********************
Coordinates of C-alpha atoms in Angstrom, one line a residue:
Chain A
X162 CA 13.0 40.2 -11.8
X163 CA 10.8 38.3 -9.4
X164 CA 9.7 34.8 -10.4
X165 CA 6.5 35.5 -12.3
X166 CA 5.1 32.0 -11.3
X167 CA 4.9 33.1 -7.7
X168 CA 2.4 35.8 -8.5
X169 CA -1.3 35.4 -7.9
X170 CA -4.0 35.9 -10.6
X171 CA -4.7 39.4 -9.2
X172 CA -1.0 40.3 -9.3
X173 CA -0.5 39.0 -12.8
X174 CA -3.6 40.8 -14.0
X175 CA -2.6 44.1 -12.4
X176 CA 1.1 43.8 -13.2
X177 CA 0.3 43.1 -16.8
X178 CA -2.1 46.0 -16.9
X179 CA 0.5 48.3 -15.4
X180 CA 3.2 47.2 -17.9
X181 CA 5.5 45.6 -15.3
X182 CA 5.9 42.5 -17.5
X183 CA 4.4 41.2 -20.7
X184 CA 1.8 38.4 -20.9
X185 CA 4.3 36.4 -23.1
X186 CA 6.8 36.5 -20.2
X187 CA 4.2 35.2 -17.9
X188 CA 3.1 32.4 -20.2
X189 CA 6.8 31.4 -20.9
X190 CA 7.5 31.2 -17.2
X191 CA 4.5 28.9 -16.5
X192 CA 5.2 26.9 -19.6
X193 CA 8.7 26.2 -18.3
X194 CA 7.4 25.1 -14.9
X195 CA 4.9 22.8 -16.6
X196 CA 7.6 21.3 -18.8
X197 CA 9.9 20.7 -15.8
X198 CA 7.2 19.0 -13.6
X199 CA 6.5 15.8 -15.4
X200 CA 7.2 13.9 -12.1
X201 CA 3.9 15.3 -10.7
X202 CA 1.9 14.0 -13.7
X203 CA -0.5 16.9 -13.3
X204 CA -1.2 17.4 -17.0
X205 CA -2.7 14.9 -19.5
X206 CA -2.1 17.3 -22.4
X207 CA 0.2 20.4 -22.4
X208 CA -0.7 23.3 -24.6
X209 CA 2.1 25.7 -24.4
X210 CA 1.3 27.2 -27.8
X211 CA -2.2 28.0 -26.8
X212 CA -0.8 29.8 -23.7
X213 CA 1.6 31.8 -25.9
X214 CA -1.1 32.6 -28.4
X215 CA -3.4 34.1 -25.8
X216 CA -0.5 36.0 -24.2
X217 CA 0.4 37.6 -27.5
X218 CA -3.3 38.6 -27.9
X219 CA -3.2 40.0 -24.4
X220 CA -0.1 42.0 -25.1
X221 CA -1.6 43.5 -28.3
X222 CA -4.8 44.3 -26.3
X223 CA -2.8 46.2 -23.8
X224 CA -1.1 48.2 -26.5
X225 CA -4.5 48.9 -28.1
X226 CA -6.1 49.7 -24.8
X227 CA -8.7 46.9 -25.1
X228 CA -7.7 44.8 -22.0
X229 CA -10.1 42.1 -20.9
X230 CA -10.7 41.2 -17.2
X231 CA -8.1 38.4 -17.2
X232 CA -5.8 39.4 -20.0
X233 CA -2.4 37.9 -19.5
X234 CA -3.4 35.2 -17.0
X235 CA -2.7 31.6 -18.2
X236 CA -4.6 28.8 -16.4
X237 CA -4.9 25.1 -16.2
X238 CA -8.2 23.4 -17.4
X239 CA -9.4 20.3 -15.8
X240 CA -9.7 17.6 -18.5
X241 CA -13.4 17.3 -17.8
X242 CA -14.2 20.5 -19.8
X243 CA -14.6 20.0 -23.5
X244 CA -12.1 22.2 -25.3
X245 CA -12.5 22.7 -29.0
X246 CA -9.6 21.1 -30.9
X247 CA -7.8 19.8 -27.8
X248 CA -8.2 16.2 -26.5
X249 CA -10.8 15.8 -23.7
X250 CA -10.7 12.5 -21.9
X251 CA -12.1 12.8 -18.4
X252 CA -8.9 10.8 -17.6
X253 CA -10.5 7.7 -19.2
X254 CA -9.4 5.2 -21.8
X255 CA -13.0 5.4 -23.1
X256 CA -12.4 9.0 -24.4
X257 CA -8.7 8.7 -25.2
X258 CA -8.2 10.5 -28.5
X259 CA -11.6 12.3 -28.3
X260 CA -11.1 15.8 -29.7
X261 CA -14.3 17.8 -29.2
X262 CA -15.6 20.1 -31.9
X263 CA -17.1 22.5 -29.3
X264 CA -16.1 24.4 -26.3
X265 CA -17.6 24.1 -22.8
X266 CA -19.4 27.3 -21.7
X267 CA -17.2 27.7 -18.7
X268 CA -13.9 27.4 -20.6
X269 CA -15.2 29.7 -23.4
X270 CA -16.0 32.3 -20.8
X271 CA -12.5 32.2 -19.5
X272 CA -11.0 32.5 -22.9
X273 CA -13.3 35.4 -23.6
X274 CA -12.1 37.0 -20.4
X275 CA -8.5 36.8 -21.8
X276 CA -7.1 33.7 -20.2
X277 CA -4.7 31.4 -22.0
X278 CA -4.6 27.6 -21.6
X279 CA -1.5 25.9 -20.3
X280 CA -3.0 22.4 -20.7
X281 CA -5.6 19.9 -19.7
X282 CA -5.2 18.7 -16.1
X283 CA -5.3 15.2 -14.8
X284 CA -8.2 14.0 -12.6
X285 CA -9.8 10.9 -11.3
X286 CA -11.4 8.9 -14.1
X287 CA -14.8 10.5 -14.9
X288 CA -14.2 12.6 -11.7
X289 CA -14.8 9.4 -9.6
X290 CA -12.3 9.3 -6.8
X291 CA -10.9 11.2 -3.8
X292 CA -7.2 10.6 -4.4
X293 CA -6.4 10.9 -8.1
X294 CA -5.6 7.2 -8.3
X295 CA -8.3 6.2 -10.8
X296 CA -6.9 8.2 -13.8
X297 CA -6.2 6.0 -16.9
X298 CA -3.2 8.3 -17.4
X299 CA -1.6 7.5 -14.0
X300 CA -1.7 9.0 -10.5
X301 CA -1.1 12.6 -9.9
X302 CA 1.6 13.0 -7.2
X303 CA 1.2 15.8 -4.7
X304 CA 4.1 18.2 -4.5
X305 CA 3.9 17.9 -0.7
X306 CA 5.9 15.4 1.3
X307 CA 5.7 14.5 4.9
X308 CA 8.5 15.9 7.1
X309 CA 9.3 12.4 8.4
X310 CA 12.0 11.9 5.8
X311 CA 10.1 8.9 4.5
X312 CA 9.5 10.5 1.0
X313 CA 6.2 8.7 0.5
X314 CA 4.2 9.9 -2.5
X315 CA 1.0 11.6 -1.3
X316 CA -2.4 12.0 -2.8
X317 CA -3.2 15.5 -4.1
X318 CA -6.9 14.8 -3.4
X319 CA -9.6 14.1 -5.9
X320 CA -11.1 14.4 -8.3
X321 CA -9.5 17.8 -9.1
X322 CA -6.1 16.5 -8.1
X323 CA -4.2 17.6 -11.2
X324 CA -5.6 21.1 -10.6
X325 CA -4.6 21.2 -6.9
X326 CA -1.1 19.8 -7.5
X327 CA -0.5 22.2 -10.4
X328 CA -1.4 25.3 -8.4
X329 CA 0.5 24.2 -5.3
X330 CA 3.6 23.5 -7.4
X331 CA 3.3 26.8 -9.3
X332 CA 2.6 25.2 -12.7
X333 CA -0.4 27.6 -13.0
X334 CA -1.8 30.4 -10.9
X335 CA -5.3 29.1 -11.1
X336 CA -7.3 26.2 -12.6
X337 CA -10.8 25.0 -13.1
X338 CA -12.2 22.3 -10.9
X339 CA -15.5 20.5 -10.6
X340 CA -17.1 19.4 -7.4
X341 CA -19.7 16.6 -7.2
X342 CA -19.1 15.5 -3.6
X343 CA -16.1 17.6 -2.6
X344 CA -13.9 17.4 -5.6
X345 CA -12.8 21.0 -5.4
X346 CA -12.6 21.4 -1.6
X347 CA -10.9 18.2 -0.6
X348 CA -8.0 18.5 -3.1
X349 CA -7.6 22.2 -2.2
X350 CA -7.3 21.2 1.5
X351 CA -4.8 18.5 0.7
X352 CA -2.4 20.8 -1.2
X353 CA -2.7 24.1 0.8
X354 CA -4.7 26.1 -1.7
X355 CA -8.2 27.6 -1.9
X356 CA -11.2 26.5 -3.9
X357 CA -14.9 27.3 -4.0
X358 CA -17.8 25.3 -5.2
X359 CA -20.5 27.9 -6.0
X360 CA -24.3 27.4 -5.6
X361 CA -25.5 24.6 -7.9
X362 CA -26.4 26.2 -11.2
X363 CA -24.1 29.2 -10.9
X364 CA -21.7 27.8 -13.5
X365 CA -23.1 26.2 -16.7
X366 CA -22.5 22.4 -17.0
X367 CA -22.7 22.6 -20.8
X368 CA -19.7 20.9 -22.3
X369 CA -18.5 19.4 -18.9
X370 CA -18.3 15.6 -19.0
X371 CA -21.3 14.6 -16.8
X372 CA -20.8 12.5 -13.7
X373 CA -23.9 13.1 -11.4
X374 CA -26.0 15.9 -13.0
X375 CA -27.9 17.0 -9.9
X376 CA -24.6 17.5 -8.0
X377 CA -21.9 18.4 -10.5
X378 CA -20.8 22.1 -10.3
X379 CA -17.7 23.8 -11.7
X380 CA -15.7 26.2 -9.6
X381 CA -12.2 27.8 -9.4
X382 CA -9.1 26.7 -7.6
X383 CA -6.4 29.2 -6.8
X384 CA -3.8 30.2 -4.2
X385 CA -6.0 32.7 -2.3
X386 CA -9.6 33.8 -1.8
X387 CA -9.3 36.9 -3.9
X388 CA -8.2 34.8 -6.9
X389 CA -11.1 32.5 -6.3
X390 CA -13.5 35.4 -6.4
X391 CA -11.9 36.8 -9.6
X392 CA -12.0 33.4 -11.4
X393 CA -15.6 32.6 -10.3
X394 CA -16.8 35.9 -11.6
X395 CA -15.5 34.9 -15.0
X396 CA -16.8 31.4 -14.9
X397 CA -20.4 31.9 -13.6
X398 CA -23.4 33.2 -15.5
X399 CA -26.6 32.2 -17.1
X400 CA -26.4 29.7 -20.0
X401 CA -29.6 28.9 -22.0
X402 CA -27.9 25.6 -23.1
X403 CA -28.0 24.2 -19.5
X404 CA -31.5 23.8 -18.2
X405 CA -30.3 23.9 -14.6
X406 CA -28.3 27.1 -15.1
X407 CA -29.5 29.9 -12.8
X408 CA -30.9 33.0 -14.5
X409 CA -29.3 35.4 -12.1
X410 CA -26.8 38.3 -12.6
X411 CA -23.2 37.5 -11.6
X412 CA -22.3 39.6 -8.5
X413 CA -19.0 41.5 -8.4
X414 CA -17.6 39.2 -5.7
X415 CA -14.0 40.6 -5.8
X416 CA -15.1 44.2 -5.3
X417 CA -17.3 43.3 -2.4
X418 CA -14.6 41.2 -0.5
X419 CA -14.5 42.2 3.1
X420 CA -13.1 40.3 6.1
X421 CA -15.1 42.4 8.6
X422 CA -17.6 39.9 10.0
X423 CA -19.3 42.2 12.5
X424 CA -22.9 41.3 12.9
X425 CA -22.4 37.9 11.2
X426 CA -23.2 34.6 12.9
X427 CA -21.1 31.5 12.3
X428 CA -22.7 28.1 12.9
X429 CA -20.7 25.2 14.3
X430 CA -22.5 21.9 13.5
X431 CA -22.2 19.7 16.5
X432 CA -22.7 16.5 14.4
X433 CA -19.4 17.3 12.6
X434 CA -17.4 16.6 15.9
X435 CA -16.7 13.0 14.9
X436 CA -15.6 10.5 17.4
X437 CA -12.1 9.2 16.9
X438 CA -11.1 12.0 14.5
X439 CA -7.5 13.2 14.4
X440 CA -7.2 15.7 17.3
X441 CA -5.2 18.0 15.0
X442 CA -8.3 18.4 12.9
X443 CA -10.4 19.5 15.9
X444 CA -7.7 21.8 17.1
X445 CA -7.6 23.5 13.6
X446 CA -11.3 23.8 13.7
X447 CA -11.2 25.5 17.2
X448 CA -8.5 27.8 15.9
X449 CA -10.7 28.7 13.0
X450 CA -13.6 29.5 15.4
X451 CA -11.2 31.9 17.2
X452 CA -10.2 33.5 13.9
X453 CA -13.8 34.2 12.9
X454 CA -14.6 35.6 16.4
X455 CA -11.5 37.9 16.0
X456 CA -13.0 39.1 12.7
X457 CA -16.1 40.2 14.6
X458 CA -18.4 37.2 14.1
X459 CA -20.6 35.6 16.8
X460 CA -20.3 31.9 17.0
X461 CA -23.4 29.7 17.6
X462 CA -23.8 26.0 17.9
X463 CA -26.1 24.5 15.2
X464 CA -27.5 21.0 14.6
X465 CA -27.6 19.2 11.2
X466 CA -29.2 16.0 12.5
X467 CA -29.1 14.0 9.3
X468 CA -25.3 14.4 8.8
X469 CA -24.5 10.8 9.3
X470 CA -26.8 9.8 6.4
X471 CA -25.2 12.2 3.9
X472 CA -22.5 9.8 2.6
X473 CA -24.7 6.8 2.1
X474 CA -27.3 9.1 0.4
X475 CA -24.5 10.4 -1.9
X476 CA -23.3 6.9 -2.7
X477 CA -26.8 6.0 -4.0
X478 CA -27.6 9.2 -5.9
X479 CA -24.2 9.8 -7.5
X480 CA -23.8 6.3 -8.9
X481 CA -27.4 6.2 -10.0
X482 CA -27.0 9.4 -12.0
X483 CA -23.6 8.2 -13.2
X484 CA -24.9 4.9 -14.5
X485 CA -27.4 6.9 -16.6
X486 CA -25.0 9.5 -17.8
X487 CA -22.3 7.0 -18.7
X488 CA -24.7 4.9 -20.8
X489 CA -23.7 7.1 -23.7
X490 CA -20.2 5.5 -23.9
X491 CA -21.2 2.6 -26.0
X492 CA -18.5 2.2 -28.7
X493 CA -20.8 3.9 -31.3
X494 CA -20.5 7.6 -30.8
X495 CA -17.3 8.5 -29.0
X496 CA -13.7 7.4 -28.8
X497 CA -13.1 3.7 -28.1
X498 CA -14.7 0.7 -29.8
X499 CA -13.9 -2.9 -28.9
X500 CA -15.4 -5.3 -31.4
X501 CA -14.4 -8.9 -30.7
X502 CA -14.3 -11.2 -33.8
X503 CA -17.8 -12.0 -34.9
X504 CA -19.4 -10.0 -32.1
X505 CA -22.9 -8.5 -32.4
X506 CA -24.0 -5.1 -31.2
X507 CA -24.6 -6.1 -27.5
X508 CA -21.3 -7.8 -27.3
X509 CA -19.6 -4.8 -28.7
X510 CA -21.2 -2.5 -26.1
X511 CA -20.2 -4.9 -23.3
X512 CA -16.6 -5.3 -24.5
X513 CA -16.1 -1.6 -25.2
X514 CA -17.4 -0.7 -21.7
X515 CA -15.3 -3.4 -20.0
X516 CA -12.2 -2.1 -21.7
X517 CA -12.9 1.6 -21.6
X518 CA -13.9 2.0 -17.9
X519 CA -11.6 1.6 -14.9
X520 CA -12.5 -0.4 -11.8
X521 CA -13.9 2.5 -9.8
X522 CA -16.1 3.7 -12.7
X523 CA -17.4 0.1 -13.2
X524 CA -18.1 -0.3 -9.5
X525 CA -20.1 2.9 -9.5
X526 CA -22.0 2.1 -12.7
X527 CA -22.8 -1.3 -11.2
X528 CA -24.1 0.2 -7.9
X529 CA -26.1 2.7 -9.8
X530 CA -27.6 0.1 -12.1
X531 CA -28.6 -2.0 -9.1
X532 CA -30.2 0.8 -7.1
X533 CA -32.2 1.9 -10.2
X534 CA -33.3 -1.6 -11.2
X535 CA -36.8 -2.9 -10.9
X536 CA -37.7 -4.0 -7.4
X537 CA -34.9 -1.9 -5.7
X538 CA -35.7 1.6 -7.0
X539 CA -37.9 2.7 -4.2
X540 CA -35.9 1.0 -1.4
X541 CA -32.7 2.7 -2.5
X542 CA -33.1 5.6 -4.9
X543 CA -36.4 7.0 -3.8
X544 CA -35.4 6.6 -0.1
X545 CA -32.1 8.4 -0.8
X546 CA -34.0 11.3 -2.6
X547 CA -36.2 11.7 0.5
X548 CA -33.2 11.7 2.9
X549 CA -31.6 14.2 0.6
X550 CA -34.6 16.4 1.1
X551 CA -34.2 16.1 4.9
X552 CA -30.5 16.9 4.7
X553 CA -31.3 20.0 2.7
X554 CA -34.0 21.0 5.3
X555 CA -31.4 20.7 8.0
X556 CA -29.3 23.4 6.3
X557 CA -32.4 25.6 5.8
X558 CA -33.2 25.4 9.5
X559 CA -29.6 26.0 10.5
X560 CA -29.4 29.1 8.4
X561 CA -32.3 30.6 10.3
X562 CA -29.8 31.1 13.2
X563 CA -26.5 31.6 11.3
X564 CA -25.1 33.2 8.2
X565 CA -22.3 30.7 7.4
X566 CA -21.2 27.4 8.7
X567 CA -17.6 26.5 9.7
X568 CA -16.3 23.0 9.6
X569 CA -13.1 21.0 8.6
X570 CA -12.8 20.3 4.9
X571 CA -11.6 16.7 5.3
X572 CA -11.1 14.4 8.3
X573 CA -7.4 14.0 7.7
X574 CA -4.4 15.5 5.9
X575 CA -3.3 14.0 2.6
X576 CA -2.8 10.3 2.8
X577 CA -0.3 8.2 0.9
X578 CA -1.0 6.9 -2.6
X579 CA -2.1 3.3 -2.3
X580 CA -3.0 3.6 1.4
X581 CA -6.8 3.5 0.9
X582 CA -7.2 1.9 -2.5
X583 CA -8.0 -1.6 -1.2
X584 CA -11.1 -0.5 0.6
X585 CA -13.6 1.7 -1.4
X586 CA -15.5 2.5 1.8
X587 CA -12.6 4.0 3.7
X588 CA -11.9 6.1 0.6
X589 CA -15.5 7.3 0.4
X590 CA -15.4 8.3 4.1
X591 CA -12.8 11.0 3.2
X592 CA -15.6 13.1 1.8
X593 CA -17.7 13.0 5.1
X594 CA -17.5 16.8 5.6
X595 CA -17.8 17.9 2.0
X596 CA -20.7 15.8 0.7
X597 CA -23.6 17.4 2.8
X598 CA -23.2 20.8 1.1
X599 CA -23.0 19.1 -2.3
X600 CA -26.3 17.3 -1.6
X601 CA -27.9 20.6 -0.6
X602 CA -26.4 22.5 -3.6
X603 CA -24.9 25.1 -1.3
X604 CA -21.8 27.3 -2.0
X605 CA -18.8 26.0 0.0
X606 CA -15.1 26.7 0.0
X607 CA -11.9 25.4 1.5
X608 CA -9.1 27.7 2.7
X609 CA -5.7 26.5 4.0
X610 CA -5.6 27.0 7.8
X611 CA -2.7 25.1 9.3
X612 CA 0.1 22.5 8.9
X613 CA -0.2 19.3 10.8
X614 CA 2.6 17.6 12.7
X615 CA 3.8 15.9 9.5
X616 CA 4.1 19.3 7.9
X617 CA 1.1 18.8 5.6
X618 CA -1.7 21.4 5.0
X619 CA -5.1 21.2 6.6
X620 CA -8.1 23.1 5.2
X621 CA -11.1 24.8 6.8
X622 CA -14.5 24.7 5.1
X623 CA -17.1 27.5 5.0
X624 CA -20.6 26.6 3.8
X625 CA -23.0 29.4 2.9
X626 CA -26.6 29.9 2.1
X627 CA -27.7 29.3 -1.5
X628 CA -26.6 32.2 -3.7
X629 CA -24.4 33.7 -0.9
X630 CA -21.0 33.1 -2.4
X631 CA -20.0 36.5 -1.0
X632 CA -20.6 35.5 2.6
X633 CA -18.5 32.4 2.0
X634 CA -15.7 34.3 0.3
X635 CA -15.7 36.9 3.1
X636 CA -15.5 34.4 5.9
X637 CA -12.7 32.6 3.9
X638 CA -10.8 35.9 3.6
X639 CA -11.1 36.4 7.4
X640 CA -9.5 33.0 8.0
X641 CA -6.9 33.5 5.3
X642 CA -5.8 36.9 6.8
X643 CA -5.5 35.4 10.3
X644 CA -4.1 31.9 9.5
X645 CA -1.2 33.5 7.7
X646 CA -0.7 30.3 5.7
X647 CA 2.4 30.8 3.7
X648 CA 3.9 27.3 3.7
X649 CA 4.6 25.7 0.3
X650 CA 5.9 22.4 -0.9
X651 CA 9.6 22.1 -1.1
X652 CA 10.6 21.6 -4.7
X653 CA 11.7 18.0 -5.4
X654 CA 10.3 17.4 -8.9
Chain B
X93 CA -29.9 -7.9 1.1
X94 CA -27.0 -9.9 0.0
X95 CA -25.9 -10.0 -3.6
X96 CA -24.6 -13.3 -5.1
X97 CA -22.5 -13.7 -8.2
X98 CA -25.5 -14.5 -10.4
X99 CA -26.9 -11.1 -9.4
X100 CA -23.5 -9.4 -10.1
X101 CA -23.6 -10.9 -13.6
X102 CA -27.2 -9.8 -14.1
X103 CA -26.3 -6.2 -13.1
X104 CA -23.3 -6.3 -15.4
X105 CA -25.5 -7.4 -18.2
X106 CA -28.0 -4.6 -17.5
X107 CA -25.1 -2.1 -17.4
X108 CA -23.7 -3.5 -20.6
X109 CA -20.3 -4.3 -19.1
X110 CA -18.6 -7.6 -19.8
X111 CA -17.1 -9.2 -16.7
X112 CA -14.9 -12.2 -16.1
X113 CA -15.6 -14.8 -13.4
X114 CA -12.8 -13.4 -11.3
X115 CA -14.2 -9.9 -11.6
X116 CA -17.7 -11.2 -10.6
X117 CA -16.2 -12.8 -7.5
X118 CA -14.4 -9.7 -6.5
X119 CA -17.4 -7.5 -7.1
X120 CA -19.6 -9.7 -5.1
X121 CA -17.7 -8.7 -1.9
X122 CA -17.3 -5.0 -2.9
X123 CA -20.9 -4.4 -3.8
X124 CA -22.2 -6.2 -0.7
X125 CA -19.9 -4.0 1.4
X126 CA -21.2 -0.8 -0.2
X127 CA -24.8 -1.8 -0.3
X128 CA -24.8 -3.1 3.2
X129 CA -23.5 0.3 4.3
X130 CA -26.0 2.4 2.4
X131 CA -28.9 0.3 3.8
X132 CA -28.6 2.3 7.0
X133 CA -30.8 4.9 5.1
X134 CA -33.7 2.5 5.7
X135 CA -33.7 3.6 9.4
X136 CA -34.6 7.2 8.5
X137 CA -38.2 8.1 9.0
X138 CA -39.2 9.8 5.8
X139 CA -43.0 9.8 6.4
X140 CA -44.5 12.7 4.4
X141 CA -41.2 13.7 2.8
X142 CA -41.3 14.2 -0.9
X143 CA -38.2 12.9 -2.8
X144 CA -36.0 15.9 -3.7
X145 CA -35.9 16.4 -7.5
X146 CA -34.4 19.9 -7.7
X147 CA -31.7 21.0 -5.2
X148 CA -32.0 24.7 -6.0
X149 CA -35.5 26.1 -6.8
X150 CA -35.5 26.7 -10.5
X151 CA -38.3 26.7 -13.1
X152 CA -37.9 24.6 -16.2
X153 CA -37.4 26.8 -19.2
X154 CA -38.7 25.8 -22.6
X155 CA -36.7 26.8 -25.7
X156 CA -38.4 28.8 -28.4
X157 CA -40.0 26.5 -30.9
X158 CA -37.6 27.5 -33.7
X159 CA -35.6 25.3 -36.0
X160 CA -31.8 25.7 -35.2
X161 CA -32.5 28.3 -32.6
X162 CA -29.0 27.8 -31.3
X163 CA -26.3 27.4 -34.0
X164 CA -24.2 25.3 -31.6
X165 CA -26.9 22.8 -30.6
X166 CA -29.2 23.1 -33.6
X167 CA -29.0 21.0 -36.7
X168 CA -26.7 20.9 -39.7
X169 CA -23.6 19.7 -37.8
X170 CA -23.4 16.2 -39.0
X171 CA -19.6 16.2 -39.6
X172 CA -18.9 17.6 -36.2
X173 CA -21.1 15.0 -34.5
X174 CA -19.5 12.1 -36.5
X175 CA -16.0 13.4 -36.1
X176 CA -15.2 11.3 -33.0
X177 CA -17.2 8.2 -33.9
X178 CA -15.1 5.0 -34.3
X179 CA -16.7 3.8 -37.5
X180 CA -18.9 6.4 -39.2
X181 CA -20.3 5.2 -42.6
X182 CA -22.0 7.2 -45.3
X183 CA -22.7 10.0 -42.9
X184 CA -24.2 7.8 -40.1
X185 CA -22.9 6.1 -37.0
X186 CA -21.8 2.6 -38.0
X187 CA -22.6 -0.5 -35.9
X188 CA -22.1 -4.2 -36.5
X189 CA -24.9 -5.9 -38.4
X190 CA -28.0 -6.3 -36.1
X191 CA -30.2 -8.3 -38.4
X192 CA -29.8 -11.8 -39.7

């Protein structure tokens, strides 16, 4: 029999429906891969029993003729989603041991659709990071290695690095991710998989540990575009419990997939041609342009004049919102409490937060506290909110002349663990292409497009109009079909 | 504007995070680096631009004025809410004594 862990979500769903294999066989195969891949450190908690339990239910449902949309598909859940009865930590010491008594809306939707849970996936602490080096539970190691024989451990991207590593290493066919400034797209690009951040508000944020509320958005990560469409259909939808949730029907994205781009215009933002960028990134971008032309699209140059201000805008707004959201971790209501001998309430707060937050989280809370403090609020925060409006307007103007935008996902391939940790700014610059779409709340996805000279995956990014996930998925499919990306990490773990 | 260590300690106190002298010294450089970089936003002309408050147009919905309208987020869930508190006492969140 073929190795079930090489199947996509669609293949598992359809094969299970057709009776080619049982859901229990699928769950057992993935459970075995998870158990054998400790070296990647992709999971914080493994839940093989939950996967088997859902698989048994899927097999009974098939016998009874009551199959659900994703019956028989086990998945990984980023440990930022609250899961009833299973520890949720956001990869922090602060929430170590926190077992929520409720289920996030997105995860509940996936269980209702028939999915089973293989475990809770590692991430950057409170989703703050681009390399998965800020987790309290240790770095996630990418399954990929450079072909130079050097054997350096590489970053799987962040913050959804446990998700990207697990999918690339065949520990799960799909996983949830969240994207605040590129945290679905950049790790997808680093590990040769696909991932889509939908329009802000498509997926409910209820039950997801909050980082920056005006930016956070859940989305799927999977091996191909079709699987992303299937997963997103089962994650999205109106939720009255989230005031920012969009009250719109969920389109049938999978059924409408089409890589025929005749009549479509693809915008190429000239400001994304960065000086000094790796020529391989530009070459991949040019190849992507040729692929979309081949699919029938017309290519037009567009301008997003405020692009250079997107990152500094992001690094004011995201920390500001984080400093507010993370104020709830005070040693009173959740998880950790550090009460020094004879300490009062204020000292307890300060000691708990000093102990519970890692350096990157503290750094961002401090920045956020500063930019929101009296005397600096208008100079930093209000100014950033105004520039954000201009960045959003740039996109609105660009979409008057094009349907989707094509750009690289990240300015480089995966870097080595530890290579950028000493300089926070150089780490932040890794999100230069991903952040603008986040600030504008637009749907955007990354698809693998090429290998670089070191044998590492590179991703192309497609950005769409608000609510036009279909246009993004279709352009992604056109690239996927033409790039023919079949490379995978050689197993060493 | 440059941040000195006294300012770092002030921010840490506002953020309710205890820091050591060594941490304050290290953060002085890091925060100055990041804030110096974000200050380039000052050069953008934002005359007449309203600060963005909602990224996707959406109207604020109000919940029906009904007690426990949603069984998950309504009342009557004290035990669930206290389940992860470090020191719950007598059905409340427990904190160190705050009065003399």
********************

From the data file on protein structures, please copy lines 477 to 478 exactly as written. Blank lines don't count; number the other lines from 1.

X636 CA -15.5 34.4 5.9
X637 CA -12.7 32.6 3.9